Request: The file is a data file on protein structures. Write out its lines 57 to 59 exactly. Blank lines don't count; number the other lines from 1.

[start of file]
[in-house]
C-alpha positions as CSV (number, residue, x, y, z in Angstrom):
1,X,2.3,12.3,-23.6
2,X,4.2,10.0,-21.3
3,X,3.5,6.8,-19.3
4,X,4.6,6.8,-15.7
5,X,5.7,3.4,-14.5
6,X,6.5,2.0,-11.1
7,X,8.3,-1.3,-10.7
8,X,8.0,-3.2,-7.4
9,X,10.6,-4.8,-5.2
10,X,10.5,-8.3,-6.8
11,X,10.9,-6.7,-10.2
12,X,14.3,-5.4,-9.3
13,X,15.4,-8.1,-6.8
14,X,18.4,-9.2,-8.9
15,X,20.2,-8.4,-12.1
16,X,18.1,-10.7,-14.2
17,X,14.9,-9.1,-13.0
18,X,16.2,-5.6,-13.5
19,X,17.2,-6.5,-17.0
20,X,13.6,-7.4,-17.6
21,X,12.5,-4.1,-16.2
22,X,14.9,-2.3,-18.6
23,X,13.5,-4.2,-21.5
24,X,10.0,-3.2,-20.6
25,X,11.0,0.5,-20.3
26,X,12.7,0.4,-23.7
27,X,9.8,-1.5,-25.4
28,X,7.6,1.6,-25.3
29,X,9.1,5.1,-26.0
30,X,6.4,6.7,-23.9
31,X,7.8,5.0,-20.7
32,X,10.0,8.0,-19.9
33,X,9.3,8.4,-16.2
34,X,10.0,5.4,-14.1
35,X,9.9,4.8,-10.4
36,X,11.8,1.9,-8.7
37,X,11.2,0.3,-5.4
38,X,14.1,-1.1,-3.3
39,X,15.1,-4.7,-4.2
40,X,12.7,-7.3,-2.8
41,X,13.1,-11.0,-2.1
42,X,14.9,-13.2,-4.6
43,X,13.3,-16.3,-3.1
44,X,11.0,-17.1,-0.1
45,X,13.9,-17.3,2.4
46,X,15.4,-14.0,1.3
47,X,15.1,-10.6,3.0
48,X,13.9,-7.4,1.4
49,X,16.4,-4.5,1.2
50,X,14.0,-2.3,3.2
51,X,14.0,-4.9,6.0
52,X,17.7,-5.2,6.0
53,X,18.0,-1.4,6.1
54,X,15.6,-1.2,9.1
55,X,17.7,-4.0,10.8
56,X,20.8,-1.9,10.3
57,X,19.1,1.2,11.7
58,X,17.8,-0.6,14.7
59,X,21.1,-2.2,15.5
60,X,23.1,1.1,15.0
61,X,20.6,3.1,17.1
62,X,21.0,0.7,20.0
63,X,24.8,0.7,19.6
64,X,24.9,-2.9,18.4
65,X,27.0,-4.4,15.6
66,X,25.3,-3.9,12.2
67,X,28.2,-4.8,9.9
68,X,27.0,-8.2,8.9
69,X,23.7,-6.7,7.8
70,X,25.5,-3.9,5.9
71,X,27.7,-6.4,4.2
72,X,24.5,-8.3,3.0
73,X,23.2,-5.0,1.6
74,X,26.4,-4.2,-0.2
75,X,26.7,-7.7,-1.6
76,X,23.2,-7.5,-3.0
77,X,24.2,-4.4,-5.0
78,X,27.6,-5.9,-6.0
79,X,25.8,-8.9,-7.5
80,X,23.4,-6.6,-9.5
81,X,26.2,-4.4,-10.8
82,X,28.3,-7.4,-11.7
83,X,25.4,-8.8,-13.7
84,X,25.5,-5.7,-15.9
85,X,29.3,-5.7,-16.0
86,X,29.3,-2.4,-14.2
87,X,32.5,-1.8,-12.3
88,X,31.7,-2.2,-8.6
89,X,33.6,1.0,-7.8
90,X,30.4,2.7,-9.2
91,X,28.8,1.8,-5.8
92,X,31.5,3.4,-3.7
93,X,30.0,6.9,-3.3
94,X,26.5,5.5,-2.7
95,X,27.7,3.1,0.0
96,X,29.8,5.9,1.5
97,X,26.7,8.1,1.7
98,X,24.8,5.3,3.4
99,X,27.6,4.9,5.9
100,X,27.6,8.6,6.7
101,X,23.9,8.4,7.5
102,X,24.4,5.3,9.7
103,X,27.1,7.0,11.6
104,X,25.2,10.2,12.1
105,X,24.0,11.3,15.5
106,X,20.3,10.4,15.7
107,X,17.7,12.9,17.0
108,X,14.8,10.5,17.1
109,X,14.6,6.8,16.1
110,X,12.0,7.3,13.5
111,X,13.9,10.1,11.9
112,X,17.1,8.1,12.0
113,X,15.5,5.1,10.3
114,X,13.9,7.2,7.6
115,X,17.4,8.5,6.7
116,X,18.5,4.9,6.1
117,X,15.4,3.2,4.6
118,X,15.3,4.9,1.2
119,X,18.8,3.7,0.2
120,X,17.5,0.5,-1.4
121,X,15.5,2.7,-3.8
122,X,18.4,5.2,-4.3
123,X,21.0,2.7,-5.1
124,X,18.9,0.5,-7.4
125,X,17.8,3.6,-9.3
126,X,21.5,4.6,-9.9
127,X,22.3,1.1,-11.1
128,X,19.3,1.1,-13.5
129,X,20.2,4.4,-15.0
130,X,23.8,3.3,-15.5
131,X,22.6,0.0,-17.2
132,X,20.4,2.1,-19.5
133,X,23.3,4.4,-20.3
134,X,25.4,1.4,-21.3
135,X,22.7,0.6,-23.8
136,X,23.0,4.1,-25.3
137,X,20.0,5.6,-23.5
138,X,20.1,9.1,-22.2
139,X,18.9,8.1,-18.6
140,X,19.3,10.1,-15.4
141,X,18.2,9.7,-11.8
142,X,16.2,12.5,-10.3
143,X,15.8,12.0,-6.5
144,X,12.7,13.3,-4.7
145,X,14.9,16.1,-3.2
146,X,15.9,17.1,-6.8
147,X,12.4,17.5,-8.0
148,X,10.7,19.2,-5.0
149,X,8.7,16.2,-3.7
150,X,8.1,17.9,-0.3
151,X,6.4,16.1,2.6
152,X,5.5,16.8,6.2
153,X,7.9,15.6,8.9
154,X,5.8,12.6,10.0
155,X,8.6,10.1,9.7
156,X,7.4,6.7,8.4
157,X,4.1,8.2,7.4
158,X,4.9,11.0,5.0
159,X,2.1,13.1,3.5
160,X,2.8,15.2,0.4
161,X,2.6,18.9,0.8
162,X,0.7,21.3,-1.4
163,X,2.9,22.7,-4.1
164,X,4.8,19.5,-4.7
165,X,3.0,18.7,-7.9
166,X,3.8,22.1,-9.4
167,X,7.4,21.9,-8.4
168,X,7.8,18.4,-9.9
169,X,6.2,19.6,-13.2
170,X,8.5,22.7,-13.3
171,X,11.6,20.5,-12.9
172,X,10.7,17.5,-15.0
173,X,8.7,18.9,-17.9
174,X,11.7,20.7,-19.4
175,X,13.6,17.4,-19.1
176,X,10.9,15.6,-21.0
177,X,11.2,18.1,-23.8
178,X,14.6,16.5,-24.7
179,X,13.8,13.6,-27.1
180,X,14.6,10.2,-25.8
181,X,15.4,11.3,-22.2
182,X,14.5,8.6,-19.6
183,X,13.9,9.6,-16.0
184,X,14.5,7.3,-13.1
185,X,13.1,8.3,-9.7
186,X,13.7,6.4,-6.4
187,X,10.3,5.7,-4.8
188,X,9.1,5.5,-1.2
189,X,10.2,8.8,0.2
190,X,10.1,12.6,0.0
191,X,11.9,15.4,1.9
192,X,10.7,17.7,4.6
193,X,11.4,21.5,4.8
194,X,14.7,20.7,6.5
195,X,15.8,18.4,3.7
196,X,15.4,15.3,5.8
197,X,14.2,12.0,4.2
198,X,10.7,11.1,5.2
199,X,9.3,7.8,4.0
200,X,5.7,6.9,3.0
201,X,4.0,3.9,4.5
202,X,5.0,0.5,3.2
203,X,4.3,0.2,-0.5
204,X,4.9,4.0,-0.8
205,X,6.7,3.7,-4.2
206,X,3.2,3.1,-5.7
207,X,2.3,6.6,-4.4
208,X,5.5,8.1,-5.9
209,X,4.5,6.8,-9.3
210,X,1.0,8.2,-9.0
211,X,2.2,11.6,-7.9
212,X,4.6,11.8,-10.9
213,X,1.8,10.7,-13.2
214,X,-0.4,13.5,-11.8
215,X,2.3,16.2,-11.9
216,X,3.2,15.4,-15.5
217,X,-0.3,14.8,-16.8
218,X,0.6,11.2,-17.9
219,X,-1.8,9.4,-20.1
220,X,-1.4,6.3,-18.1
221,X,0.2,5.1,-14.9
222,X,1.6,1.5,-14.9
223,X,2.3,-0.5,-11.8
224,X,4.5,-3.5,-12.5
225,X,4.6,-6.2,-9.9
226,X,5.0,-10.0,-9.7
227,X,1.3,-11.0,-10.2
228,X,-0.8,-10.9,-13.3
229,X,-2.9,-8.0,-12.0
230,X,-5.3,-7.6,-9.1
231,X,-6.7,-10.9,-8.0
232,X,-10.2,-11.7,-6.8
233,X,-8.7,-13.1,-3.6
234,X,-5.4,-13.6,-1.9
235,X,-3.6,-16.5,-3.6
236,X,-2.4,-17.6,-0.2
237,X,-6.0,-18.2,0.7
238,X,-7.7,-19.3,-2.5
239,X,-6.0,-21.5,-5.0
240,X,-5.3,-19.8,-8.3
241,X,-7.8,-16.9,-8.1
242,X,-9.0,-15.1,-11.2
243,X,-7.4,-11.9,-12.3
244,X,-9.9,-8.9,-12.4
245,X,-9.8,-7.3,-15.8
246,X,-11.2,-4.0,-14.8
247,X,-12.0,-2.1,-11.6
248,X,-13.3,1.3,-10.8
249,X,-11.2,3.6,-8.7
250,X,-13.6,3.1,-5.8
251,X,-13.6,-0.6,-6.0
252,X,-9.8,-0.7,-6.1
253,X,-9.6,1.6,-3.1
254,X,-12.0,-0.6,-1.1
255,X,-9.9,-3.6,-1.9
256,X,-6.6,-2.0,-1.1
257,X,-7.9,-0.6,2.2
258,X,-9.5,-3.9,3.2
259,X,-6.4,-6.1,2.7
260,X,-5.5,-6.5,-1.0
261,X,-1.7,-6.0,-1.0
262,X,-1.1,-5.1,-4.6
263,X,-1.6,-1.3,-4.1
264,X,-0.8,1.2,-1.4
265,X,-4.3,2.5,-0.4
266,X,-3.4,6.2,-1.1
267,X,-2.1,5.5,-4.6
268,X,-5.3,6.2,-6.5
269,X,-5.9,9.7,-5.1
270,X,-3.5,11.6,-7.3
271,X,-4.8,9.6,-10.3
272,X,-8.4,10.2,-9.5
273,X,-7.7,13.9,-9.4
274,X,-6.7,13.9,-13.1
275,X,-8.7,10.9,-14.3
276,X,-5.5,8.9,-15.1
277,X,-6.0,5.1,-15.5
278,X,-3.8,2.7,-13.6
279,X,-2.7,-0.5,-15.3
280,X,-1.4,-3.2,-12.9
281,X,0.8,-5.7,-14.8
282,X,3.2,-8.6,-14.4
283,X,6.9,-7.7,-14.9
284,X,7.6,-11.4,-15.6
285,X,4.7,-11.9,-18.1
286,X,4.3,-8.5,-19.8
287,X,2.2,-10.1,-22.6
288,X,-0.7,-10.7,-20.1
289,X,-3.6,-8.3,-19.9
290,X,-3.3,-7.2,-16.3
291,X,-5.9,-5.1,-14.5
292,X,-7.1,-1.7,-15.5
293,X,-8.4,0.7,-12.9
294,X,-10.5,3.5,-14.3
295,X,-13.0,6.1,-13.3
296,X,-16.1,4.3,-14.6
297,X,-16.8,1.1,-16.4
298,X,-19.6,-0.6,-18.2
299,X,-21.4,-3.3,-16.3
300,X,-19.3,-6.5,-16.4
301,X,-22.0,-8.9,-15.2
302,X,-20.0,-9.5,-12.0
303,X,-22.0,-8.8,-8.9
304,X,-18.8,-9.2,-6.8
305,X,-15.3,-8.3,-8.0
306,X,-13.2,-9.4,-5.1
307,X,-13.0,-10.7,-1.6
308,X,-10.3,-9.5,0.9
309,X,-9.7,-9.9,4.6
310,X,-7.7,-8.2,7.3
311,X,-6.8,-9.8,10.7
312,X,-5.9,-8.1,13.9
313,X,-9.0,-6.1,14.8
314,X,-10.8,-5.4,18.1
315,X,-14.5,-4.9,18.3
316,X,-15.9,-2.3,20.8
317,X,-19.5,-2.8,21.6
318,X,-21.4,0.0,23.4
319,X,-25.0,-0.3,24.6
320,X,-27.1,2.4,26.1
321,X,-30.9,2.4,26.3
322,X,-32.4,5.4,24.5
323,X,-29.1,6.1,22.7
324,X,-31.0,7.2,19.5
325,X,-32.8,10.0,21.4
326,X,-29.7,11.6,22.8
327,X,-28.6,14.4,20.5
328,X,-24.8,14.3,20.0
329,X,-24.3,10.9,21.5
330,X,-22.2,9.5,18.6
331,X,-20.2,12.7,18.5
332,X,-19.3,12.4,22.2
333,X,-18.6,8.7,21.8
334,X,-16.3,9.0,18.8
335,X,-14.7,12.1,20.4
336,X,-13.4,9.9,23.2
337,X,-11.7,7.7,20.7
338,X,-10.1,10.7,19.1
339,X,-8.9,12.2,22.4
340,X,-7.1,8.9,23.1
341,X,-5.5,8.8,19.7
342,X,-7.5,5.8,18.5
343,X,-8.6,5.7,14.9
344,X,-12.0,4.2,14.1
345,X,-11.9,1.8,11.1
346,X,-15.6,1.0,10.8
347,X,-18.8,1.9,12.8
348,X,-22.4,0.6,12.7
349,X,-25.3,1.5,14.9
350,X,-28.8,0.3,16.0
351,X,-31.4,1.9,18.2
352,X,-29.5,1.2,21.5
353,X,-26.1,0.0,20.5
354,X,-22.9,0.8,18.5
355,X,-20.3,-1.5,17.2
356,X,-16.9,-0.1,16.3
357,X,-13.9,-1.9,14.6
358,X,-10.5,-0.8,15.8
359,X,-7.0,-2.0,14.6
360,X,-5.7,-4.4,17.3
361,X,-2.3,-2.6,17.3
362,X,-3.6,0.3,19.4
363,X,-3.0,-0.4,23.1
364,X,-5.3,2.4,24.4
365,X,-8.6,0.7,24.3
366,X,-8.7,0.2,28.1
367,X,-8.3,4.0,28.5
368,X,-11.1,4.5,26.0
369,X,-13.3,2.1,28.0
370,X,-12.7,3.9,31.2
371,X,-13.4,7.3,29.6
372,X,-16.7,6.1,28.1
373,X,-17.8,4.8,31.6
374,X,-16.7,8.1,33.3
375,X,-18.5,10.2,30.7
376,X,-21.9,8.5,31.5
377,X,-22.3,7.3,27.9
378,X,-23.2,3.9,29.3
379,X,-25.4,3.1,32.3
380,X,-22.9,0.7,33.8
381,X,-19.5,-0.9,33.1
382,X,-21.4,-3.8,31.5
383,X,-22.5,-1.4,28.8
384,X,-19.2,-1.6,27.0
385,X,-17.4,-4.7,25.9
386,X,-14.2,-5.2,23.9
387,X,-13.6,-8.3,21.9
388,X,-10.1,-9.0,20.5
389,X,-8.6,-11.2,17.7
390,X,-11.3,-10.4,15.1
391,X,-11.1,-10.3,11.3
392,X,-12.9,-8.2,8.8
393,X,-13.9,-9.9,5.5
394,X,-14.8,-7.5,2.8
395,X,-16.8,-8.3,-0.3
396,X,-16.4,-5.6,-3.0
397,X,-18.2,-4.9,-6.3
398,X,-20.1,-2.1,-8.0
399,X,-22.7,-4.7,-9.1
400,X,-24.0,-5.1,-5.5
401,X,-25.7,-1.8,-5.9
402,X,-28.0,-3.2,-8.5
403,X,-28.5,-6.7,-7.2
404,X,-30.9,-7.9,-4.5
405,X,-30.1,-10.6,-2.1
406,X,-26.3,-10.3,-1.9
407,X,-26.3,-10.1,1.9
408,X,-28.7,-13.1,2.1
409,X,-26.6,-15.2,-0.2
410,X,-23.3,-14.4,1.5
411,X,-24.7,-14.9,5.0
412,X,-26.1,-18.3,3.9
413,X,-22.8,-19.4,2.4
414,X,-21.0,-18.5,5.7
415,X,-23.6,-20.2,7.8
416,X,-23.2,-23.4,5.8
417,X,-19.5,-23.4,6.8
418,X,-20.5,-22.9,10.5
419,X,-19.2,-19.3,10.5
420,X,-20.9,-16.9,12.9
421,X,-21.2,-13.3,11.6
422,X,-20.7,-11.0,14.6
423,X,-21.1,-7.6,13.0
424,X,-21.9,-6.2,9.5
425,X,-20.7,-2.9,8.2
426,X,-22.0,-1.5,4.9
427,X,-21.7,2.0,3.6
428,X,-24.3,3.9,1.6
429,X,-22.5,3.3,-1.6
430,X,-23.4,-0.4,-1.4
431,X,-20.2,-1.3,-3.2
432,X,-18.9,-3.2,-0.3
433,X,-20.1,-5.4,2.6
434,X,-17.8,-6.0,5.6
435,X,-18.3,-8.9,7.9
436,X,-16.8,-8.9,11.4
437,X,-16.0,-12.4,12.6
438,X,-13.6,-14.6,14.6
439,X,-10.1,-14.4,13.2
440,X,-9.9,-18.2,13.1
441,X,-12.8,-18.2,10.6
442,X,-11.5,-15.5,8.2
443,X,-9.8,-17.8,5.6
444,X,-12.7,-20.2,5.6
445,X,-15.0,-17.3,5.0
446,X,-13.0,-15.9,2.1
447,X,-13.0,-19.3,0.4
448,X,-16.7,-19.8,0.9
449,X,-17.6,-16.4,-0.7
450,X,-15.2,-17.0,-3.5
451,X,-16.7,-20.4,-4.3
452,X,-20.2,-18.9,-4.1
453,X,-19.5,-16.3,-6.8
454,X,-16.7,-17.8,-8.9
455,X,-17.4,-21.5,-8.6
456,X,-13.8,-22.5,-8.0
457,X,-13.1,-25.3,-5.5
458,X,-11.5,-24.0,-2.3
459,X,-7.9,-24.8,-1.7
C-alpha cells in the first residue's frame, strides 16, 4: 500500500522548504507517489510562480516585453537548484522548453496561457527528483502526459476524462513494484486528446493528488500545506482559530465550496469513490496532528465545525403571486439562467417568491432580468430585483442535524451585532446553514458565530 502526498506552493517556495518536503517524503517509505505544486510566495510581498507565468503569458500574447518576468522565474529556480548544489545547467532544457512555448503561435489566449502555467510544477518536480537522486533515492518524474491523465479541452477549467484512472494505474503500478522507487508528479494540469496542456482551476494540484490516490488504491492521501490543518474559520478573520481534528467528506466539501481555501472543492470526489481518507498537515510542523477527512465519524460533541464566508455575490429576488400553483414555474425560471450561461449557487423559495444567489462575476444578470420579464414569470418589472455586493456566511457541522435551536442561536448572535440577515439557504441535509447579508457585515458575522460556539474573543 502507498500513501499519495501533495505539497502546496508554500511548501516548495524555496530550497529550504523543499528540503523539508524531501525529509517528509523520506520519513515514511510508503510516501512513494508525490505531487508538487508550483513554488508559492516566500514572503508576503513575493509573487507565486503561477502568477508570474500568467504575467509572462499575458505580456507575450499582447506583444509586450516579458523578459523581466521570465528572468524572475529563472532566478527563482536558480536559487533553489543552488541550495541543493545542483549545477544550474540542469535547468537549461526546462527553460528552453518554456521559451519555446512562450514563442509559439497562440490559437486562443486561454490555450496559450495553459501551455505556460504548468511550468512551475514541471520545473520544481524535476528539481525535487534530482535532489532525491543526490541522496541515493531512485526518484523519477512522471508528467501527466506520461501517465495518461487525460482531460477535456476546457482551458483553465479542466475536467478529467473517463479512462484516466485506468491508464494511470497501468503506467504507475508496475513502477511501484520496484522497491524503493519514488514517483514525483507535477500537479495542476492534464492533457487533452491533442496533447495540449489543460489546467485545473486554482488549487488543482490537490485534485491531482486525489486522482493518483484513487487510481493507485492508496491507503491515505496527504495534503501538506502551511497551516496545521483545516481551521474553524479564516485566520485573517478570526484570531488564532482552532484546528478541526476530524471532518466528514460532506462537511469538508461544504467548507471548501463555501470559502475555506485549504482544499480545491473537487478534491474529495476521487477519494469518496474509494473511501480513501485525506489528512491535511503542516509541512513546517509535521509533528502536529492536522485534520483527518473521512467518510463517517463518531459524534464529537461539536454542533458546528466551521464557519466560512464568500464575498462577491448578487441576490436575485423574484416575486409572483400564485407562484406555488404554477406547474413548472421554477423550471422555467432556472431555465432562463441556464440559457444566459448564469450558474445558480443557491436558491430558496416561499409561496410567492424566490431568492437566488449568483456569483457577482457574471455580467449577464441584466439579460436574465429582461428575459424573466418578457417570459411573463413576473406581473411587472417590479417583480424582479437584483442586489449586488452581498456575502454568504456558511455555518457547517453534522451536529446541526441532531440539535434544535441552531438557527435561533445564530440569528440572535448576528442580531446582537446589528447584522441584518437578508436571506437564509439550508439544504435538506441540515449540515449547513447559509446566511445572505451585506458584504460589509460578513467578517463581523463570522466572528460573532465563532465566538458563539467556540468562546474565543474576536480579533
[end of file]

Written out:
55,X,17.7,-4.0,10.8
56,X,20.8,-1.9,10.3
57,X,19.1,1.2,11.7